That’s the theme for Holocaust Memorial Day 2021 (yesterday: 27 January), encouraging everyone to reflect on the depths to which humanity can sink, remembering especially the six million Jews, and thousands of other minority peoples, who were killed under Nazi persecutions, as well as those who’ve lost their lives in subsequent genocides. But importantly, to also consider ways in which we can individually and as a community shine a light in the darkness and resist hatred, persecution, injustice, prejudice and misinformation.

It’s 76 years since the gates of Auschwitz swung open on 27 January 1945, and the remaining prisoners were liberated, the unimaginable slaughter revealed. The world today is much changed in so many ways, but still riven with huge inequalities and cruelty. Even in our own relatively civilised society, what a grim milestone we passed this very week: 100,000 deaths from Covid-19; disproportionately high amongst the poor and disadvantaged. What chance for the refugees huddled in camps, those in war-torn countries, or caught up in brutal and repressive dictatorships? I’m deep in a book about the oppressive regime in Iran which makes me ask some very difficult questions of myself.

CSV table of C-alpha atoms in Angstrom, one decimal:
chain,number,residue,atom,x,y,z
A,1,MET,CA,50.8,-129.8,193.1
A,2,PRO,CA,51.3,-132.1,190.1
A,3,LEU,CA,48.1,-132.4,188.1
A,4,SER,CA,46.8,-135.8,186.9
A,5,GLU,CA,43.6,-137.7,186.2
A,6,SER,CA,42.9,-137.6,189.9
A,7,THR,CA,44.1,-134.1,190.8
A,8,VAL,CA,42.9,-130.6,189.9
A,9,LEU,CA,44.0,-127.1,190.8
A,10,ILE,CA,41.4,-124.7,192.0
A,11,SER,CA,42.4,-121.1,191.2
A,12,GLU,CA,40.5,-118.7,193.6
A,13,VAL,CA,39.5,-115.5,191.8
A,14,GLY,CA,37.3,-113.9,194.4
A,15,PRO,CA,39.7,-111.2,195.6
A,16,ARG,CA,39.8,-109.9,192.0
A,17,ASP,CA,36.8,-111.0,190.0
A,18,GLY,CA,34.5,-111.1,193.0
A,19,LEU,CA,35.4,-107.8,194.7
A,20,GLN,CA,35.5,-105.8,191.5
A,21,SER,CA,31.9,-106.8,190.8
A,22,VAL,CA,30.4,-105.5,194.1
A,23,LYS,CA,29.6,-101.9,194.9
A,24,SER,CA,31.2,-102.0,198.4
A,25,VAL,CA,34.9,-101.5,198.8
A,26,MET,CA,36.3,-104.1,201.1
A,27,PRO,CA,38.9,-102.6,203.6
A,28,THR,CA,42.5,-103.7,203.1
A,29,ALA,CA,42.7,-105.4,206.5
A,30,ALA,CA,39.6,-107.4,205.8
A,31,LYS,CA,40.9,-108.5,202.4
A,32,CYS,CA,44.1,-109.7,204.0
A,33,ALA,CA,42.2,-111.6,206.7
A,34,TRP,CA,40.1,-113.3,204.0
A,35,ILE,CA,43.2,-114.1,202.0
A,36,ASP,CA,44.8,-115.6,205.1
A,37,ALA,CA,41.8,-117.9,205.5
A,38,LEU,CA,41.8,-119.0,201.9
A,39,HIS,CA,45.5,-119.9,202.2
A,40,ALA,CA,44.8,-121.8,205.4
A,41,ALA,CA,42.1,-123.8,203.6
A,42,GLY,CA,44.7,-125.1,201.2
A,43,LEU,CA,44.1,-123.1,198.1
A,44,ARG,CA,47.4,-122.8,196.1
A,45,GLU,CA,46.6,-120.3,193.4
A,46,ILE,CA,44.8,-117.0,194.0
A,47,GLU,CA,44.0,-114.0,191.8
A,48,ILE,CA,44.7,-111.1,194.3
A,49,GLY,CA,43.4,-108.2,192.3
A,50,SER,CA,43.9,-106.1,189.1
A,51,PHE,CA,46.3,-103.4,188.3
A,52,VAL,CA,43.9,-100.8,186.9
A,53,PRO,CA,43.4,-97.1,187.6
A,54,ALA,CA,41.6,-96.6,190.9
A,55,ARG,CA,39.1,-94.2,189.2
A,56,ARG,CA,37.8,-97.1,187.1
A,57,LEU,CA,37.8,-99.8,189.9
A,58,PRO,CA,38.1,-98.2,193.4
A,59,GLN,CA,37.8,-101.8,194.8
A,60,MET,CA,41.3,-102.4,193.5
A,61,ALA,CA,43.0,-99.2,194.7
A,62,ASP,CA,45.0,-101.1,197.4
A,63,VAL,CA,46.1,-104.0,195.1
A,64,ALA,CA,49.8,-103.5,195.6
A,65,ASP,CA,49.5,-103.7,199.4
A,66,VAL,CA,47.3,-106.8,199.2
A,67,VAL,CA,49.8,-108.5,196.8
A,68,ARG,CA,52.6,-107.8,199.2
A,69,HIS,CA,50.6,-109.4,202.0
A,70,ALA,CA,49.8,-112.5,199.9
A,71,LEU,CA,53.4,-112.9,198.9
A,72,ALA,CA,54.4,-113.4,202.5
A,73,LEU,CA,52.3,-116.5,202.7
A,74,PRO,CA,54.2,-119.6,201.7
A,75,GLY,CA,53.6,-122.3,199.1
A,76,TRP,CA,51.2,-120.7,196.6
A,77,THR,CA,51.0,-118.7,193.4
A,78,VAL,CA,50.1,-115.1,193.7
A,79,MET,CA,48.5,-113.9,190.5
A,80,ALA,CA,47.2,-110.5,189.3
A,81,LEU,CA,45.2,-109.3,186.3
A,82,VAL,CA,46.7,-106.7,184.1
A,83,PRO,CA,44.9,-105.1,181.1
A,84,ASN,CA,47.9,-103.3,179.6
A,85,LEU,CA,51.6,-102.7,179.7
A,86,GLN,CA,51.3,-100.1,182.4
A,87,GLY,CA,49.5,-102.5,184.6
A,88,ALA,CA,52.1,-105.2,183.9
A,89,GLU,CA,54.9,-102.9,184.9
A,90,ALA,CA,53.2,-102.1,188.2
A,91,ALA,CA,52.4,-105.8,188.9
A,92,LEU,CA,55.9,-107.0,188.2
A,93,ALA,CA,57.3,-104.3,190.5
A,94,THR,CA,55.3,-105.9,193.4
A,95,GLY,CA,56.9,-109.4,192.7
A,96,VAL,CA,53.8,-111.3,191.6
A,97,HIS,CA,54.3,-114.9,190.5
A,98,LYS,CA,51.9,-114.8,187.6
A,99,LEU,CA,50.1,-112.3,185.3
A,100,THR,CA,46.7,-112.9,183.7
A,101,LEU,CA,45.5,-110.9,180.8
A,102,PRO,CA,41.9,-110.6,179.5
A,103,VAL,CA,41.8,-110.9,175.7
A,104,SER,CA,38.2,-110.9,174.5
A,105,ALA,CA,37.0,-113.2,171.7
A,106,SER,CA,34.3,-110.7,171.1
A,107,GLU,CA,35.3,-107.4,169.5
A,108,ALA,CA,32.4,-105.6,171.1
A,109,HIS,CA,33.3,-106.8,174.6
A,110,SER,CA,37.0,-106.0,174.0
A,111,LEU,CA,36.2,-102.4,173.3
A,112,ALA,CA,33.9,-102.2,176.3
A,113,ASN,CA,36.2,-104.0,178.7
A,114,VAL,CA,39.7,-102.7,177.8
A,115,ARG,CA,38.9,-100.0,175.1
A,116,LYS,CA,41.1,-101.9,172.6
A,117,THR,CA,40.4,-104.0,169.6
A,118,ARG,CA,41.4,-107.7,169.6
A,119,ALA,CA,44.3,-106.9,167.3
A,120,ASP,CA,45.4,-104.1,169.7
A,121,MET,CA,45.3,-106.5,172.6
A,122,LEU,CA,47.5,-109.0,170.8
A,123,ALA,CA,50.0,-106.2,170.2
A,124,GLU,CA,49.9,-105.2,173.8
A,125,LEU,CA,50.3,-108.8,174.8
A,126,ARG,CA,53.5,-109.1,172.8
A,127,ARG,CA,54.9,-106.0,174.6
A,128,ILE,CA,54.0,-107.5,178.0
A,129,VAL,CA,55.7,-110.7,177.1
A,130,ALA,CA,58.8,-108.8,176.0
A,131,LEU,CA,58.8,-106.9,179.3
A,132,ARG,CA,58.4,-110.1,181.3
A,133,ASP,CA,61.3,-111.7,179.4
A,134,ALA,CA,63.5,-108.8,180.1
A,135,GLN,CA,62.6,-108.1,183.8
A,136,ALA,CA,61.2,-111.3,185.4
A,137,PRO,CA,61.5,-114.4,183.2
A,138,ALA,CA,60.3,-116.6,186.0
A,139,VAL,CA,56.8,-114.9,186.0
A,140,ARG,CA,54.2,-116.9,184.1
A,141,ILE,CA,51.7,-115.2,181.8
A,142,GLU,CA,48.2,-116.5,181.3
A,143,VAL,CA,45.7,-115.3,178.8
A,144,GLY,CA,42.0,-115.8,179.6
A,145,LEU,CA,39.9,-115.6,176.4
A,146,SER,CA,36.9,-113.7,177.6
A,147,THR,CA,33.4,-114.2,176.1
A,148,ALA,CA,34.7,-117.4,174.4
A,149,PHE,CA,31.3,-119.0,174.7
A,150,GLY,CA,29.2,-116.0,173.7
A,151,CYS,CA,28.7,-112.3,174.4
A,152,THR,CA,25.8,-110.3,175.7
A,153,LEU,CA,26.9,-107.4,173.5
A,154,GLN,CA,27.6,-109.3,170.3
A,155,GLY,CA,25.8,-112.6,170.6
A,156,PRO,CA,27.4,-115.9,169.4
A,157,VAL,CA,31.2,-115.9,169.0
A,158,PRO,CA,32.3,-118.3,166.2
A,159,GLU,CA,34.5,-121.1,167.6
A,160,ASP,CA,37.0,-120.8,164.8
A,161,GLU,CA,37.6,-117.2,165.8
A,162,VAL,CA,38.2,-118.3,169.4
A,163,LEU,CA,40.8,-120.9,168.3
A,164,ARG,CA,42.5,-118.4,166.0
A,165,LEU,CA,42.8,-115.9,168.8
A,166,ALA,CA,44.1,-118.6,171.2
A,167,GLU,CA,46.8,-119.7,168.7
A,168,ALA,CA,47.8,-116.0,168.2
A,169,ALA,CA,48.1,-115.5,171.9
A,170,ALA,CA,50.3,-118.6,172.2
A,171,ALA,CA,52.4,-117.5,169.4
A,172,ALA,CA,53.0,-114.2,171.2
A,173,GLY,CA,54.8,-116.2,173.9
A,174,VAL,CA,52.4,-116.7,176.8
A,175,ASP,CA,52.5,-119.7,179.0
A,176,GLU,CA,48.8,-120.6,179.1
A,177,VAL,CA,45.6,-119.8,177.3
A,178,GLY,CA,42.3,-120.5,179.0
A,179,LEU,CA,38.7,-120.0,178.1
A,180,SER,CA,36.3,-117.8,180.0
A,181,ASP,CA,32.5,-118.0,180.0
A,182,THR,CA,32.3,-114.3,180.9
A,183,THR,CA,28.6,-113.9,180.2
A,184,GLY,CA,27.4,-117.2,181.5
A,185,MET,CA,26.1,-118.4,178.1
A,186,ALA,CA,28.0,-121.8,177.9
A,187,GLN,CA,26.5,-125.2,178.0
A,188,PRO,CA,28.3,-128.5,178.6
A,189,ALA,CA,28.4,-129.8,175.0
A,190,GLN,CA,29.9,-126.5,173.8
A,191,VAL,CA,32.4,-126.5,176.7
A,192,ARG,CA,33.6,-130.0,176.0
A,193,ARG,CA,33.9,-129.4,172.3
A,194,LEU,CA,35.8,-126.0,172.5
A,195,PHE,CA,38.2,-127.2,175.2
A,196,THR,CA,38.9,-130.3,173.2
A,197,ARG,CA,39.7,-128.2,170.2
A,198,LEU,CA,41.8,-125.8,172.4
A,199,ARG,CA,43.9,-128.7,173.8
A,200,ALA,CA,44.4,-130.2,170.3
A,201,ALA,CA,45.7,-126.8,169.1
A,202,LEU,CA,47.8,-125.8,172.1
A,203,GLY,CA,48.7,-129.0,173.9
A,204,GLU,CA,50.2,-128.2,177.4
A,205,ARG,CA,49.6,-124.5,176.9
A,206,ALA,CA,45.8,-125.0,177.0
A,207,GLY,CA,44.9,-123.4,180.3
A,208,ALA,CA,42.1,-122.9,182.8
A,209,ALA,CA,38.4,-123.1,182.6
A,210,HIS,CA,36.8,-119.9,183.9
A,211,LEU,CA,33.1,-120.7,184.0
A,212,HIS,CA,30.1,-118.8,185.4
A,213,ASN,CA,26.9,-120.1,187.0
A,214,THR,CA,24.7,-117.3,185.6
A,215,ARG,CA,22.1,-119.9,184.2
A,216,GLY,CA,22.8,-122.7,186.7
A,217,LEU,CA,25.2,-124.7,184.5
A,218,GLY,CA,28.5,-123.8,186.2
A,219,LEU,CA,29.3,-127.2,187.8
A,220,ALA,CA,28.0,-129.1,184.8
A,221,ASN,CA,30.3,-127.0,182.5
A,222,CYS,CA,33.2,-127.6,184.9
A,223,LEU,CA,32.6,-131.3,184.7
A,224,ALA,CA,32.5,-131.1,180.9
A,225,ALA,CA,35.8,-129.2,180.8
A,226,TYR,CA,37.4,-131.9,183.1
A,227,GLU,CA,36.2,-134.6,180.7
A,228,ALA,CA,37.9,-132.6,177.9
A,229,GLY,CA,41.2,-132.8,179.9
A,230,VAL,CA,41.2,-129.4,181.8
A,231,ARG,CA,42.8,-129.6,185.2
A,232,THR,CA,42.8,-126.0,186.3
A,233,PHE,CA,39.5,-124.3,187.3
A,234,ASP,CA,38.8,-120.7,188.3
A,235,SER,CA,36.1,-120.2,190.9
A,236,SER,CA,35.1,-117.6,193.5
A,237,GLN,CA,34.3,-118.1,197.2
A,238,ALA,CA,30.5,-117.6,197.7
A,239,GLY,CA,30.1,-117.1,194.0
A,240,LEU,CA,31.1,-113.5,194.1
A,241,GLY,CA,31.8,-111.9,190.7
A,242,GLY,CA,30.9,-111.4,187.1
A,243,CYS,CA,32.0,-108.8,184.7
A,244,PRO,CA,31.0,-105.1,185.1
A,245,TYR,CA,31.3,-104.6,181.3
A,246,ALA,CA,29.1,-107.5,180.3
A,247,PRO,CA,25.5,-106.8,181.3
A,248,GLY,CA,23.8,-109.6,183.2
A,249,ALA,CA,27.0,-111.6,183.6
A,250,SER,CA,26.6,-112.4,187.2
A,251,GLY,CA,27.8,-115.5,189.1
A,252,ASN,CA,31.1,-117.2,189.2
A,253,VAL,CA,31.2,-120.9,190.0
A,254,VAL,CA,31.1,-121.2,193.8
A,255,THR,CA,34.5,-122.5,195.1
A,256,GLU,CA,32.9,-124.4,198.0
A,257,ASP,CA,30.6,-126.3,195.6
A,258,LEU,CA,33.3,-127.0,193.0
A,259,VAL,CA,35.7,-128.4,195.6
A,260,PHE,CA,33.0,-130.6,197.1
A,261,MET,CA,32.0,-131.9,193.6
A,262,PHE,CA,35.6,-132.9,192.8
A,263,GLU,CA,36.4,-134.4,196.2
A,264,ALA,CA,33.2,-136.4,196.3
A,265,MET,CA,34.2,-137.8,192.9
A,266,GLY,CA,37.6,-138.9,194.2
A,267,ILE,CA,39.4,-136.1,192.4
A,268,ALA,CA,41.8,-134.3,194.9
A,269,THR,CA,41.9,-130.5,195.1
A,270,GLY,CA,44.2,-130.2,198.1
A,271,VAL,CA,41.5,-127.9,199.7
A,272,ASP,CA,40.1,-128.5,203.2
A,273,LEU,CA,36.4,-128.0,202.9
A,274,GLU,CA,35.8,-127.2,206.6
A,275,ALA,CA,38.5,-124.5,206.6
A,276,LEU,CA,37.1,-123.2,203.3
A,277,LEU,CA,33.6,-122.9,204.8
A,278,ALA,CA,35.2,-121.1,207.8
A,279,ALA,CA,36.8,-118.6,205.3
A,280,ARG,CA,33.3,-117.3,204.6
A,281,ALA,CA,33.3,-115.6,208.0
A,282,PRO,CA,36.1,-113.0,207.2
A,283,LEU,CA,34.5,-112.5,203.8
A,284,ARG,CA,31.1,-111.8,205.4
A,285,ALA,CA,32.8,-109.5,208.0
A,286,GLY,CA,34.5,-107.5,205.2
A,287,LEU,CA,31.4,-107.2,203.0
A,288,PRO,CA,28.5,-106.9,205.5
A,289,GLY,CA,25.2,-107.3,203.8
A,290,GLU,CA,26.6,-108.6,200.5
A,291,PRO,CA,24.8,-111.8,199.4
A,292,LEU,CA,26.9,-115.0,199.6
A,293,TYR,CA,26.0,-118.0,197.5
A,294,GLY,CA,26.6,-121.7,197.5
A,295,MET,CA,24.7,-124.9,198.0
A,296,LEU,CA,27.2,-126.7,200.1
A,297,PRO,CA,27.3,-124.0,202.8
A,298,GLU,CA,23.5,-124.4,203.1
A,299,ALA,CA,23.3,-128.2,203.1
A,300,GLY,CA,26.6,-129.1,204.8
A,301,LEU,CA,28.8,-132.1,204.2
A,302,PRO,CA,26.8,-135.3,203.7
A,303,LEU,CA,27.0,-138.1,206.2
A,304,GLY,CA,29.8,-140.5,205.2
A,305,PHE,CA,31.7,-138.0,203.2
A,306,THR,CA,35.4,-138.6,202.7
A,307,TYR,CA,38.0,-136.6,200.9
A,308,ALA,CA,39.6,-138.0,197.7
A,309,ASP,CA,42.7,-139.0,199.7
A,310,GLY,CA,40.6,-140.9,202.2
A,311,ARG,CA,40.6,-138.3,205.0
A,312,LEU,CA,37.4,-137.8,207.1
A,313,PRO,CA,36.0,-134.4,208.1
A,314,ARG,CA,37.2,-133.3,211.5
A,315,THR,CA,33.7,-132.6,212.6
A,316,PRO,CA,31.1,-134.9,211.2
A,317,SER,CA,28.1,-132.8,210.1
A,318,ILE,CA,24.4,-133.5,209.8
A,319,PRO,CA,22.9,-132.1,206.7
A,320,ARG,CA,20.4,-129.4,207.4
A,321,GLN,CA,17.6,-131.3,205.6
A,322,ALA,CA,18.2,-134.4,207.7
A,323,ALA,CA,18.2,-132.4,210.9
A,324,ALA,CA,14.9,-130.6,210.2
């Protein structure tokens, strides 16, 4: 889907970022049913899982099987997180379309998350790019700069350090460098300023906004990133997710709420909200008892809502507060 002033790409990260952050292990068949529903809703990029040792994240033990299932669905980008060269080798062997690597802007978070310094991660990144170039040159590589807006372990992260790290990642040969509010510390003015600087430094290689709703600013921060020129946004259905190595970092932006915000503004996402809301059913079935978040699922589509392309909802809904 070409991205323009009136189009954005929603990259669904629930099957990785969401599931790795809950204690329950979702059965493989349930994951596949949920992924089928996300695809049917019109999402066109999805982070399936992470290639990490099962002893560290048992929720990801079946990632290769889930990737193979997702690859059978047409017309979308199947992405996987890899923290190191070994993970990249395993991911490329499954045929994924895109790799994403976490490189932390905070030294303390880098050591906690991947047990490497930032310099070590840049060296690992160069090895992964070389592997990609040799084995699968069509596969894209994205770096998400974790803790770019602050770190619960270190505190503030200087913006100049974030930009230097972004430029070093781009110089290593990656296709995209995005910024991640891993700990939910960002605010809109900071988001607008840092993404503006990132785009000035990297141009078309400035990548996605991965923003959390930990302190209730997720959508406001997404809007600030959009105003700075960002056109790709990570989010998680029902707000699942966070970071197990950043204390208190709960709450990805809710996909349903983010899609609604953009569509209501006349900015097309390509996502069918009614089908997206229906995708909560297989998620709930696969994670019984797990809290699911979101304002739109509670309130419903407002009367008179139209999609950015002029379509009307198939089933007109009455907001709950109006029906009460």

There is still much to ponder and to protest. A candle in the window last night is a mere token.

Let’s not forget the lessons of the past; let’s not pass by on the other side today.

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Unsung heroism; disturbing challenges

I guess a lot of us have had more time for reflection and introspection during the last six months. I certainly have. So this was exactly the right time for me to read the kind of book that challenges me to think about my own moral compass and motivation and limits.